It's been nearly four years since we lost the iconic Robin Williams, but that doesn't mean we have stopped talking about him or the legacy he left behind.
In fact, it seems like we know more about him now than when he was alive.
Then three months after his untimely demise, the world finally found out what drove the funnyman to take his own life.
Williams's wife, Susan Schneider, revealed that the 63-year-old actor and philanthropist did not take his own life because he had bipolar or manic depression.
He was battling Lewy body dementia (LBD), a form of difficult-to-diagnose dementia with symptoms such as slowed motor function, depression and hallucinations.
Schneider described the disease as a "chemical warfare in the brain" and that "no one could have done anything more for Robin."
The widow told Good Morning America that Robin struggled a lot in the months leading up to his suicide, and she had to heartbreakingly watch him "disintegrate" right before her eyes.
She opened up about the time she found her husband on the bathroom floor bleeding from wounds after hitting his head. When she asked him what had happened, he wasn't able to explain and simply replied, "I miscalculated."
"My best friend was sinking," Susan tearfully said.
Now, even more details about the Mrs. Doubtfire star's illness has come to light.
Author Dave Itzkoff has written a new biography titled Robin, and it paints a clearer picture of everything that Williams had to endure after his diagnosis.
Itzkoff recounts an incident that occurred on the set of Williams's last movie Night of the Museum: Secret of the Tomb.
"He was sobbing in my arms at the end of every day. It was horrible. Horrible," makeup artist Cheri Minns recalled in the book. "I said to his people, 'I'm a makeup artist. I don't have the capacity to deal with what's happening to him.'"
Minns suggested that Williams take up stand-up comedy again, in hopes that something familiar will help him cope with his situation, but he refused.
"He just cried and said, "˜I can't, Cheri. I don't know how anymore. I don't know how to be funny.'"
At the time, Williams was unaware he had LBD because doctors incorrectly diagnosed him with Parkinson's disease, which is also a progressive disorder that affects the nervous system.
Williams had many Parkinson's symptoms, including tremors, impaired movement, and speech problems.
"I put myself in his place. Think of it this way: The speed at which the comedy came is the speed at which the terrors came," Minns said in the book. "And all that they described that can happen with this psychosis, if that's the right word "” the hallucinations, the images, the terror "” coming at the speed his comedy came at, maybe even faster, I can't imagine living like that."
In the book, Williams's longtime pal Billy Crystal and co-star also talks about how he came to learn about the life-altering diagnosis and the way it affected the comedian.
Crystal, 70, saw his friend during an outing and immediately knew something was wrong.
"I hadn't seen him in about four or five months at the time, and when he got out of the car I was a little taken aback by how he looked. He was thinner and he seemed a little frail," said Crystal.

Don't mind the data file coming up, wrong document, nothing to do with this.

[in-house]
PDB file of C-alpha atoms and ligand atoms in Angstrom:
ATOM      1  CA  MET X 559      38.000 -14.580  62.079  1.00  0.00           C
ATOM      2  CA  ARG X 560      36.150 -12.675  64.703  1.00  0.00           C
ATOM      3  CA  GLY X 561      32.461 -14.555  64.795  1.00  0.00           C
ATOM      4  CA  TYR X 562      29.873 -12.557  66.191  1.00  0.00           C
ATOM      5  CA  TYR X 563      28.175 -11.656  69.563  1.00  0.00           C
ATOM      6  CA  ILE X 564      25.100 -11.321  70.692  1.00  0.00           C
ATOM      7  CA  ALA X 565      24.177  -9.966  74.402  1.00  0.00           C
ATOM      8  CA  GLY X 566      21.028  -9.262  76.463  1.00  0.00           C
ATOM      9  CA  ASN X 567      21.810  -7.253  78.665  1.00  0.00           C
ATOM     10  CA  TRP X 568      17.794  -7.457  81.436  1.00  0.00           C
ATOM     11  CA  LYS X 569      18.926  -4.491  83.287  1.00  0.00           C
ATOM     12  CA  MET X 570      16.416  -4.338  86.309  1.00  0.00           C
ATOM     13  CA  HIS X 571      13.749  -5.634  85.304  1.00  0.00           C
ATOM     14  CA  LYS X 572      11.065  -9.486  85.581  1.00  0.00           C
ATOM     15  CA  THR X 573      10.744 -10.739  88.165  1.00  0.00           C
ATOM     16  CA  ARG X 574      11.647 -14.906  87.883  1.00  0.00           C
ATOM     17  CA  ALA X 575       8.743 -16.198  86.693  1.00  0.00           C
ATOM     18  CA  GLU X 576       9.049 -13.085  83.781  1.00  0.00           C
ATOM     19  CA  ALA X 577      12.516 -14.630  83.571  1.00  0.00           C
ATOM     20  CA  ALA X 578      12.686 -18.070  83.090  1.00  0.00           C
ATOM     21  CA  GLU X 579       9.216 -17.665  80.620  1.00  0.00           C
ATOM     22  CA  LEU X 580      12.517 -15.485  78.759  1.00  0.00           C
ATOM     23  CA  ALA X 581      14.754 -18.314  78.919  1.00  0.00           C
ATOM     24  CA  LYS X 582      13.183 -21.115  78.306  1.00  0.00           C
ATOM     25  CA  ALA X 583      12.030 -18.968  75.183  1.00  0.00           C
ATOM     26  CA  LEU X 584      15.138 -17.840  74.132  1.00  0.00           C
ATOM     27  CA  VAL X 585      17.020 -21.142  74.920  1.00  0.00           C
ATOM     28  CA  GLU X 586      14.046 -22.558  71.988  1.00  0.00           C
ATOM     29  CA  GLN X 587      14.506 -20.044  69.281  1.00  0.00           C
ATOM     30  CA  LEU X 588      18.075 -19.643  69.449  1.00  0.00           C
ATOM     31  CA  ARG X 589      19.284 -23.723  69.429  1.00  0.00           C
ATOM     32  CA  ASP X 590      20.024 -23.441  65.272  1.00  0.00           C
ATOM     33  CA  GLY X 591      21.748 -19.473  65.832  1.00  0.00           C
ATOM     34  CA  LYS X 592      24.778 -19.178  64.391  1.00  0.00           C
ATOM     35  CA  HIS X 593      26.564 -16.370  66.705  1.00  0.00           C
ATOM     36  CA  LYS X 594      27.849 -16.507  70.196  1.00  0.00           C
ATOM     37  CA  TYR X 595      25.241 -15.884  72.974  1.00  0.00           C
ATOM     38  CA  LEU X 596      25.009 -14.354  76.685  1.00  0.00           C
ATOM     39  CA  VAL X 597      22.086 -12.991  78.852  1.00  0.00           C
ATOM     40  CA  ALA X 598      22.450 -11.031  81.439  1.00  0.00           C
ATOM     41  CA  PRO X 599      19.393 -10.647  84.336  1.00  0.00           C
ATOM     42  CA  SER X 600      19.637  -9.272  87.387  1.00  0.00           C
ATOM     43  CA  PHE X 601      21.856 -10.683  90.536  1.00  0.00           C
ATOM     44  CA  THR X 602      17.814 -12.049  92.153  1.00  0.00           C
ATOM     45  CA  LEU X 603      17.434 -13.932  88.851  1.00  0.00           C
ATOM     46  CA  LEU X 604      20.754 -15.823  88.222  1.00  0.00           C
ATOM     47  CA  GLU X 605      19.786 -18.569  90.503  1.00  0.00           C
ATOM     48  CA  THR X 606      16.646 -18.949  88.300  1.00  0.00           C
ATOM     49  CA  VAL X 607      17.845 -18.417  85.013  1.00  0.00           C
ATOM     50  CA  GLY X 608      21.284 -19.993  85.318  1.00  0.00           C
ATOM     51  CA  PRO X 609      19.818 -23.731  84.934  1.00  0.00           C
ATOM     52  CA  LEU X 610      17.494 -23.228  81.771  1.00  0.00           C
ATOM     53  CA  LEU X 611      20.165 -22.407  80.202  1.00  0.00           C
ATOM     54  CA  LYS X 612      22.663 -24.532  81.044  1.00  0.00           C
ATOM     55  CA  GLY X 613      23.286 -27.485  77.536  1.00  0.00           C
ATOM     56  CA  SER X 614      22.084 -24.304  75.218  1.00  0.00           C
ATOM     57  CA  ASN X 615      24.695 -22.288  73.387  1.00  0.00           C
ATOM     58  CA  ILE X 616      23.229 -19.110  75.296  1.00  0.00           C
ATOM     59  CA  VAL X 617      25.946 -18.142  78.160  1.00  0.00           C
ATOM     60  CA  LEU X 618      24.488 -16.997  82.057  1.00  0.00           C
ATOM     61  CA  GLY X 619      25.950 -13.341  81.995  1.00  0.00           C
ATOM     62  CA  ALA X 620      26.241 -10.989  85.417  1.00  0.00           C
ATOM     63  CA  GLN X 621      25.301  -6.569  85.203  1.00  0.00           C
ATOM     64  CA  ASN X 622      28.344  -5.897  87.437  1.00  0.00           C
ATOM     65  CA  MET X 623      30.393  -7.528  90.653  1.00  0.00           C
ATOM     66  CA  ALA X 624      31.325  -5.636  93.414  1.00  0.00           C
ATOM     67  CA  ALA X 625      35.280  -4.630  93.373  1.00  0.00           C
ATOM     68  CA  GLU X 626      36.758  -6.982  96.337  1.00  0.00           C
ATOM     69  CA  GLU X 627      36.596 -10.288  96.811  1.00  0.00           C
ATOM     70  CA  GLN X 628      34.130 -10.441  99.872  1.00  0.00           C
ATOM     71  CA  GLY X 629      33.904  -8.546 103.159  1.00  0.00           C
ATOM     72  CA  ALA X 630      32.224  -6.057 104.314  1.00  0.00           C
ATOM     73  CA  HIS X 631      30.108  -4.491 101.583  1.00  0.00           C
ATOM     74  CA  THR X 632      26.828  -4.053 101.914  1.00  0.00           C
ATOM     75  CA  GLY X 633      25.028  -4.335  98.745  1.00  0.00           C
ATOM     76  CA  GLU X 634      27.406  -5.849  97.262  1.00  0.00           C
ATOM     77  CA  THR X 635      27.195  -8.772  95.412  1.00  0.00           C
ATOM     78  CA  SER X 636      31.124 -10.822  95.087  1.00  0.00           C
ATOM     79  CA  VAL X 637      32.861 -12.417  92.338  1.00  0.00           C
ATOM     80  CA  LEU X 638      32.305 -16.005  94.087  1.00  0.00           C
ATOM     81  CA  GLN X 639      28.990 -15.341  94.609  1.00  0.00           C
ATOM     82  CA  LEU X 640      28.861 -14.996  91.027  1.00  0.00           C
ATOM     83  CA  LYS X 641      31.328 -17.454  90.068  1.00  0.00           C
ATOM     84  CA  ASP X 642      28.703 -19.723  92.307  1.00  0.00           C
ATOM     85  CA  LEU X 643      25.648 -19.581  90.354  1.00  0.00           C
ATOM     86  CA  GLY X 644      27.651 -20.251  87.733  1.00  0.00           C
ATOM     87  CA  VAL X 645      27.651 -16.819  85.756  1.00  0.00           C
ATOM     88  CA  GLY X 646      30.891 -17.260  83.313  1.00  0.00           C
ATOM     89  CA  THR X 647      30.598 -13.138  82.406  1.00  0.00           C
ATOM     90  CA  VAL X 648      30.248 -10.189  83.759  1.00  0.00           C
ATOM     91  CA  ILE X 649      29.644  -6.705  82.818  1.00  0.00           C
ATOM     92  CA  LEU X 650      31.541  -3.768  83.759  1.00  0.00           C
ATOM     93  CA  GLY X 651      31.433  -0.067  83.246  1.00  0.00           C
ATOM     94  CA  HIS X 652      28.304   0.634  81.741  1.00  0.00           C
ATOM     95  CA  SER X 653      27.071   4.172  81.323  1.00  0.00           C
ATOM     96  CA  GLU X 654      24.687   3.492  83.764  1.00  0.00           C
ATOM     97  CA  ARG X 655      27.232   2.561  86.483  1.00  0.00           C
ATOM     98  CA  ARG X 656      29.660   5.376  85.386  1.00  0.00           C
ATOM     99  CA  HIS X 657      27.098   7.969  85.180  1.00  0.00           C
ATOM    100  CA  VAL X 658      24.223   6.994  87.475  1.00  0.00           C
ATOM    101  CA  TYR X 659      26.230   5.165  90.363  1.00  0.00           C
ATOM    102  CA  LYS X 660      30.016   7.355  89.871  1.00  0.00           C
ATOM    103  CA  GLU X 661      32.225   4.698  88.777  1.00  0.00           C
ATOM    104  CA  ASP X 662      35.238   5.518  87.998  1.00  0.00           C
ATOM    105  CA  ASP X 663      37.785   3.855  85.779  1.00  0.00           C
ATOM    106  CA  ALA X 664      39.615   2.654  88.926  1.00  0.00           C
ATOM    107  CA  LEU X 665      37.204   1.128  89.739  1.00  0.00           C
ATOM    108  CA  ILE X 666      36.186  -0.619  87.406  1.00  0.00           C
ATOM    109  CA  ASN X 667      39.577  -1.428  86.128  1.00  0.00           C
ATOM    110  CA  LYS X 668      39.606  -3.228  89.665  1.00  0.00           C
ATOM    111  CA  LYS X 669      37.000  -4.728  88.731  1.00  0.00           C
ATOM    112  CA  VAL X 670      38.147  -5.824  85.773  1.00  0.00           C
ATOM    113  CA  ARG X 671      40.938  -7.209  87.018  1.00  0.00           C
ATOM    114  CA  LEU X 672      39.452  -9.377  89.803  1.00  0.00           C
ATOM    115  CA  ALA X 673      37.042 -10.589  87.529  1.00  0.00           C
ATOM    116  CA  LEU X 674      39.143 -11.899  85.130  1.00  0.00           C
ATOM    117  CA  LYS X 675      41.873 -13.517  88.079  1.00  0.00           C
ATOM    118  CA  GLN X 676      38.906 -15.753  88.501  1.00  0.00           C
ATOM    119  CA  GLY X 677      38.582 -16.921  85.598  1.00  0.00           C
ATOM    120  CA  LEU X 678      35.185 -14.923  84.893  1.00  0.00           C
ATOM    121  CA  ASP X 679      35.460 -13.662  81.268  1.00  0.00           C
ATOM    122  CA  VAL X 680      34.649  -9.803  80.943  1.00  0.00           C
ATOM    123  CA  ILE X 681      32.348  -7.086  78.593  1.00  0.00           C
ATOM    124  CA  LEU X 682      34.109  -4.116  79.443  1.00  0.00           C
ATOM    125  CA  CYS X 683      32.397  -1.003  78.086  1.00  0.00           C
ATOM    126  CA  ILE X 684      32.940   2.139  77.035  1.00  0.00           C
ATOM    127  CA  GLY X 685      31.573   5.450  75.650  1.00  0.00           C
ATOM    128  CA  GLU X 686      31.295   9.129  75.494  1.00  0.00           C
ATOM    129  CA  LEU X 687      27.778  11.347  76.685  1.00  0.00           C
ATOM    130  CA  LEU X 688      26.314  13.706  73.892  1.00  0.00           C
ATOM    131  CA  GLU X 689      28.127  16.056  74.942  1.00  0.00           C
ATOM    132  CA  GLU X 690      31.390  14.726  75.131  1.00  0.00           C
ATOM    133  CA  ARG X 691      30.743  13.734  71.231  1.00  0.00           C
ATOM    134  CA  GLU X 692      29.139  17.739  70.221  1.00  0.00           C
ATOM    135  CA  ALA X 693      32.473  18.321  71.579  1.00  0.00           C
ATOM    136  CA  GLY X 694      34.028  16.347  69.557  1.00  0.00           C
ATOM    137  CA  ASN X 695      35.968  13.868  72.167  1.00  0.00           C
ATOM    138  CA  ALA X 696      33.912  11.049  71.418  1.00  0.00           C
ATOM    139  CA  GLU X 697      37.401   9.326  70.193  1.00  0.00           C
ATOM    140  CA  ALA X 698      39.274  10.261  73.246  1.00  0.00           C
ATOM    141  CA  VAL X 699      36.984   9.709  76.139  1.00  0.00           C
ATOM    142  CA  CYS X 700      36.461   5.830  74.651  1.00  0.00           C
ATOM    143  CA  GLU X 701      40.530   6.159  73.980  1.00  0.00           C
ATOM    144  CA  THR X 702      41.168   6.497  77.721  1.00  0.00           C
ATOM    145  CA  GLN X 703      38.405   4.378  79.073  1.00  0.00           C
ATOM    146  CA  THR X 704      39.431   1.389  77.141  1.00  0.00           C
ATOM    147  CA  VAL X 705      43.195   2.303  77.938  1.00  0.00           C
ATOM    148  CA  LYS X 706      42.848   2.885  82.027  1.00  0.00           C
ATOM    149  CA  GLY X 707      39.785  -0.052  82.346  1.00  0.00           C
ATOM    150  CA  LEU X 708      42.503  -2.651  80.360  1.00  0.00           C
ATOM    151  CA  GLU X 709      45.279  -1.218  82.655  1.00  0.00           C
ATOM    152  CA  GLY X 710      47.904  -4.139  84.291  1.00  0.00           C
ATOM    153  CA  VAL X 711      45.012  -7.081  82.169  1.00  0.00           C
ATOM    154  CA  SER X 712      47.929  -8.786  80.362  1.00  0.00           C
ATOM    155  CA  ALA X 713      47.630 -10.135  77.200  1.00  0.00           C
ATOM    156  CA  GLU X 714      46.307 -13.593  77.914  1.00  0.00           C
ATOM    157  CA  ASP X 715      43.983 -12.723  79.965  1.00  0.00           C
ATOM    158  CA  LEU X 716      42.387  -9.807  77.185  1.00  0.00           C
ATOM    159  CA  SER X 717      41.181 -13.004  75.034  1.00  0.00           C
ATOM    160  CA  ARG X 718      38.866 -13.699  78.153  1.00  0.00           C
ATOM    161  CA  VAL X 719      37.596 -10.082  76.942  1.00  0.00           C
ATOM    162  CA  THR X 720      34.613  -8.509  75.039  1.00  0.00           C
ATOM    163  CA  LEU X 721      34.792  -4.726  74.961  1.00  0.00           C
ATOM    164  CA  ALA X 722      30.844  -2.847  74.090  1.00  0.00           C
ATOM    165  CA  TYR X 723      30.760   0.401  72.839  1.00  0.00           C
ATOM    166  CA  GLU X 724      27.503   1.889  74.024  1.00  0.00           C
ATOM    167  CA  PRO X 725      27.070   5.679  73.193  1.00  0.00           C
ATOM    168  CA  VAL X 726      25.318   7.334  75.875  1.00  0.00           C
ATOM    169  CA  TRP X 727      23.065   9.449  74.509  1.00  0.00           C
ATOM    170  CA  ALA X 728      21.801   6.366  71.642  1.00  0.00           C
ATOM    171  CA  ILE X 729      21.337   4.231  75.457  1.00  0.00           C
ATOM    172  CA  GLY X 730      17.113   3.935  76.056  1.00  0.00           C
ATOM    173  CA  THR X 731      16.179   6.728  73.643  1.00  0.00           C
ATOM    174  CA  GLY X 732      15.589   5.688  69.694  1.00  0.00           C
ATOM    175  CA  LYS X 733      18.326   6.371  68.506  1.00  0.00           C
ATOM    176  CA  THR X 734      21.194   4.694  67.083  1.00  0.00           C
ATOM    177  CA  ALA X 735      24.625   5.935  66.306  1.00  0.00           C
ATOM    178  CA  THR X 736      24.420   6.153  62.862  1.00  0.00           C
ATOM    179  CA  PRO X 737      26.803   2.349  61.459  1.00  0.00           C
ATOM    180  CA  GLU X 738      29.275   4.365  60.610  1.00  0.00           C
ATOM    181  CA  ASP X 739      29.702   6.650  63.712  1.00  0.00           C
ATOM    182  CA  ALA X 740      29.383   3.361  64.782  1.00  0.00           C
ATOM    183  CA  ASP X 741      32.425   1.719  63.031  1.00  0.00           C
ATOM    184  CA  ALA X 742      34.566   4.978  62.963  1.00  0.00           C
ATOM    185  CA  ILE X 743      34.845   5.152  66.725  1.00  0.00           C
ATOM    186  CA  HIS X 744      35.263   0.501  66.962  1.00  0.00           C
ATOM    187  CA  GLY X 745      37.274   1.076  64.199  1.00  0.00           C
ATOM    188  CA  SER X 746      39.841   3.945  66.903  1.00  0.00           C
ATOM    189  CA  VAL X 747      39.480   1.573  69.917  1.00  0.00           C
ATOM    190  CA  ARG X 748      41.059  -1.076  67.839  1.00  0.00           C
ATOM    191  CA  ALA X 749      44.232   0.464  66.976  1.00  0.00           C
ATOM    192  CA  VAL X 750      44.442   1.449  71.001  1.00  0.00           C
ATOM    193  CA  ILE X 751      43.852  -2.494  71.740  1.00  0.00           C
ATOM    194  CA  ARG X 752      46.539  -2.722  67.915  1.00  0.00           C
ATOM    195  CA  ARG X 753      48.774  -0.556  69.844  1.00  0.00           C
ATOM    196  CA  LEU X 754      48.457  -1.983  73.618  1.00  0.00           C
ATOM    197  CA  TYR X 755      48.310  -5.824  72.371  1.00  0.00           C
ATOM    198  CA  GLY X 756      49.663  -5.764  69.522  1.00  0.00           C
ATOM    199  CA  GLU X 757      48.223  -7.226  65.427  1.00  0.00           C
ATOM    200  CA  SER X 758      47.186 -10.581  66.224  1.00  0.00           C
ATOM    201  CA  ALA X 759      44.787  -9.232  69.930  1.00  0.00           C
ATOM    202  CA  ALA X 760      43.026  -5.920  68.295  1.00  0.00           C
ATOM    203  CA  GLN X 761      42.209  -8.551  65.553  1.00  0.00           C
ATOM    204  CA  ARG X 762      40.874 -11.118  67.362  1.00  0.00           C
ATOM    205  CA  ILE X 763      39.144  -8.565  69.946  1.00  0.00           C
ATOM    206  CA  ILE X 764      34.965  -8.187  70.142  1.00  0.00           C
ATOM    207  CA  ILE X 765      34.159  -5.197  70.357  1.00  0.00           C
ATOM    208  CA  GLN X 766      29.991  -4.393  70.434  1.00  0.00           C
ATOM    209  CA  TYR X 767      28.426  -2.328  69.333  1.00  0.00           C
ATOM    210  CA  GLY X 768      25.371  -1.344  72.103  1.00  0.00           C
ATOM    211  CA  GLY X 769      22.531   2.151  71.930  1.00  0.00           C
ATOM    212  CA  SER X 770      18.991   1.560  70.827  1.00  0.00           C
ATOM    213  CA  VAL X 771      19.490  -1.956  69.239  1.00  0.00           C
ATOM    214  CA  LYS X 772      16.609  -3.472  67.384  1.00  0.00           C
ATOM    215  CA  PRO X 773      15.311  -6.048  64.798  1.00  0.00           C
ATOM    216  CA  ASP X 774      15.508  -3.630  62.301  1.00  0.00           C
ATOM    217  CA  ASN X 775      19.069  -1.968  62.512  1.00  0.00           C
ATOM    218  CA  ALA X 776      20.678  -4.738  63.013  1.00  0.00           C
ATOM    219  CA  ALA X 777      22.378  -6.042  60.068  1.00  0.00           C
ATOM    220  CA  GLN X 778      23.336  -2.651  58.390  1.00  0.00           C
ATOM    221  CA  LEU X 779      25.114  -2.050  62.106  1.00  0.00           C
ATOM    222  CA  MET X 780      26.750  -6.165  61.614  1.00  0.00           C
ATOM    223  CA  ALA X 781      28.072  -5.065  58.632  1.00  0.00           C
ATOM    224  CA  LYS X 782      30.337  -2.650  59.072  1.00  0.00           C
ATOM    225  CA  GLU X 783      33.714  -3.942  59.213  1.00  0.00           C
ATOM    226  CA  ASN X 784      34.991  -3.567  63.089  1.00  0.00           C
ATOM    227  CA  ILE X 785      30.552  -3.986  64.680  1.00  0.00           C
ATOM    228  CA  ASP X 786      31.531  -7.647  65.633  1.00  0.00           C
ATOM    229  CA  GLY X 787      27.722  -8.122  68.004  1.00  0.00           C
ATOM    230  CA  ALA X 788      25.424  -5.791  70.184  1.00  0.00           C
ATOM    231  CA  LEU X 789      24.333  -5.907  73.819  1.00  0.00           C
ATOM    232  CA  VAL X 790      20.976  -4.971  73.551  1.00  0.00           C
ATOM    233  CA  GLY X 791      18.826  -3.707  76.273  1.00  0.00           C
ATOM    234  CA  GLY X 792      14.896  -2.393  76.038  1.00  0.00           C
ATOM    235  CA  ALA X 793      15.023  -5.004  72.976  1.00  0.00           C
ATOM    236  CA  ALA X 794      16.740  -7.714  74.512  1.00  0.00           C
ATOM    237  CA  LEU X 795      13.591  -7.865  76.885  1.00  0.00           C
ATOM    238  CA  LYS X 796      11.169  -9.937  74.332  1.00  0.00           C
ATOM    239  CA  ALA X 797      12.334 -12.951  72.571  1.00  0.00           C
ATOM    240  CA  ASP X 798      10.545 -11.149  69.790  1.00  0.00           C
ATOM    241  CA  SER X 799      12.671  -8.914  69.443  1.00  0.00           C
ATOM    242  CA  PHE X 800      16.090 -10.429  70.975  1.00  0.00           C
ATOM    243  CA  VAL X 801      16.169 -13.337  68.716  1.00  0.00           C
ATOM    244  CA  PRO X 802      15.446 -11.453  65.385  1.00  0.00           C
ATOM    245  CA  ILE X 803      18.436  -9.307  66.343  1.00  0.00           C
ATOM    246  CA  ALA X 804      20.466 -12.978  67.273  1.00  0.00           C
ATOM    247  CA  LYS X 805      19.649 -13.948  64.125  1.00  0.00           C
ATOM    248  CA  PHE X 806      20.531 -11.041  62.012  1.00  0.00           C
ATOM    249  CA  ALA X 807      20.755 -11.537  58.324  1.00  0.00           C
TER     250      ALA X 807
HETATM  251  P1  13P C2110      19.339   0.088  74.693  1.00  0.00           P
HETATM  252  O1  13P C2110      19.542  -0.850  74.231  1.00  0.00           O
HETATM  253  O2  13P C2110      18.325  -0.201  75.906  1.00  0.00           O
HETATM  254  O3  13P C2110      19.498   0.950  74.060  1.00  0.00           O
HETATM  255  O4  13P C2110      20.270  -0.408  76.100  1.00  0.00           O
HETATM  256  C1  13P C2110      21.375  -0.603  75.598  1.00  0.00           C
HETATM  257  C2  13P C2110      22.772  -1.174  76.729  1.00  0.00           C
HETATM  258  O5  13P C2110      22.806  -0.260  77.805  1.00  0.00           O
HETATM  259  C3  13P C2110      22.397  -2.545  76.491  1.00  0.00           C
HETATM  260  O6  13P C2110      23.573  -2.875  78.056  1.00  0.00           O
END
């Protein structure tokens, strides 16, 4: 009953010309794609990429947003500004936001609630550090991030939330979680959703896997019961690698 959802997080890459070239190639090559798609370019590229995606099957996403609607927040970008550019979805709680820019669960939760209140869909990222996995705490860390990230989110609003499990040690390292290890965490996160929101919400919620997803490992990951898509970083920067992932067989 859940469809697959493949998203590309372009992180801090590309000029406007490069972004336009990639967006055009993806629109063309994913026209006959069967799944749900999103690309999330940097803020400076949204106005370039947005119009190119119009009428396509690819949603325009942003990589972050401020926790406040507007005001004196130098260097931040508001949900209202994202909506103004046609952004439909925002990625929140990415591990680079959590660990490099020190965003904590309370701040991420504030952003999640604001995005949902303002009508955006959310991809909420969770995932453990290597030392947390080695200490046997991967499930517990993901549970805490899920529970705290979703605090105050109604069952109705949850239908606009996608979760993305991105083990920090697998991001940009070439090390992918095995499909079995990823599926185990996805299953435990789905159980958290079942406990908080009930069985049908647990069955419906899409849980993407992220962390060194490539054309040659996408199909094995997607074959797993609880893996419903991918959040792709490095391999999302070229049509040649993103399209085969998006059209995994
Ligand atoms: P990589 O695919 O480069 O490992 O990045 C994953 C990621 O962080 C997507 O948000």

"He seemed quiet. On occasion, he'd just reach out and hold my shoulder and look at me like he wanted to say something. He hugged me goodbye, and Janice, and he started crying," Crystal said. "I said, "˜What's the matter?' He said, "˜Oh, I'm just so happy to see you. It's been too long. You know I love you.'"
Crystal explained that he noticed his friend's health was declining early on, but Williams "didn't let on to me all that was going on," until he was officially diagnosed.
"His number comes up on my phone and he says, "˜Hey, Bill.' His voice was high-pitched. "˜I've just been diagnosed with Parkinson's,' " Crystal recalled. "I didn't miss a beat. Because of my relationship with Muhammad Ali, I knew a lot of really good Parkinson's research doctors. I said, "˜In Phoenix, the research center is great. If you want, we can get you in there. It would be totally anonymous. Do you want me to pursue that?' Would you?' "
He added, "I never heard him afraid like that before. This was the boldest comedian I ever met "” the boldest artist I ever met. But this was just a scared man."
It wasn't until the autopsy was performed that doctors were able to determine that Williams had LBD.
"I know now the doctors, the whole team was doing exactly the right things," Schneider said in an interview with People. "It's just that this disease was faster than us and bigger than us. We would have gotten there eventually."
In an essay titled The Terrorist Inside My Husband's Brain, Schneider revealed that they spent the day doing "all the things we love," and "it was perfect - like one long date." She was hopeful it was a sign that he was getting better, but unfortunately he would take his life that night.
"I was getting in bed and he came in the room a couple of times and he said, "˜Goodnight, my love,'" Susan recalled. "And then, he came back again. He came out with his iPad, and he looked like he had something to do. And that was like, "˜I think he's getting better.' And then he said "˜goodnight, goodnight.' That was the last."
Now, Schneider is using her late husband's story to spread awareness for the rare brain disease. She currently served on the board of directors for the American Brain Foundation.
She also has a message for those who loved Williams and tried to help him.
"I just want everyone to know that... everyone did the very best they could," she said. "This disease is like a sea monster with 50 tentacles of symptoms that show when they want. And we can't find it until someone dies definitively. There is no cure."
Itzkoff's book will hit the shelves on May 15.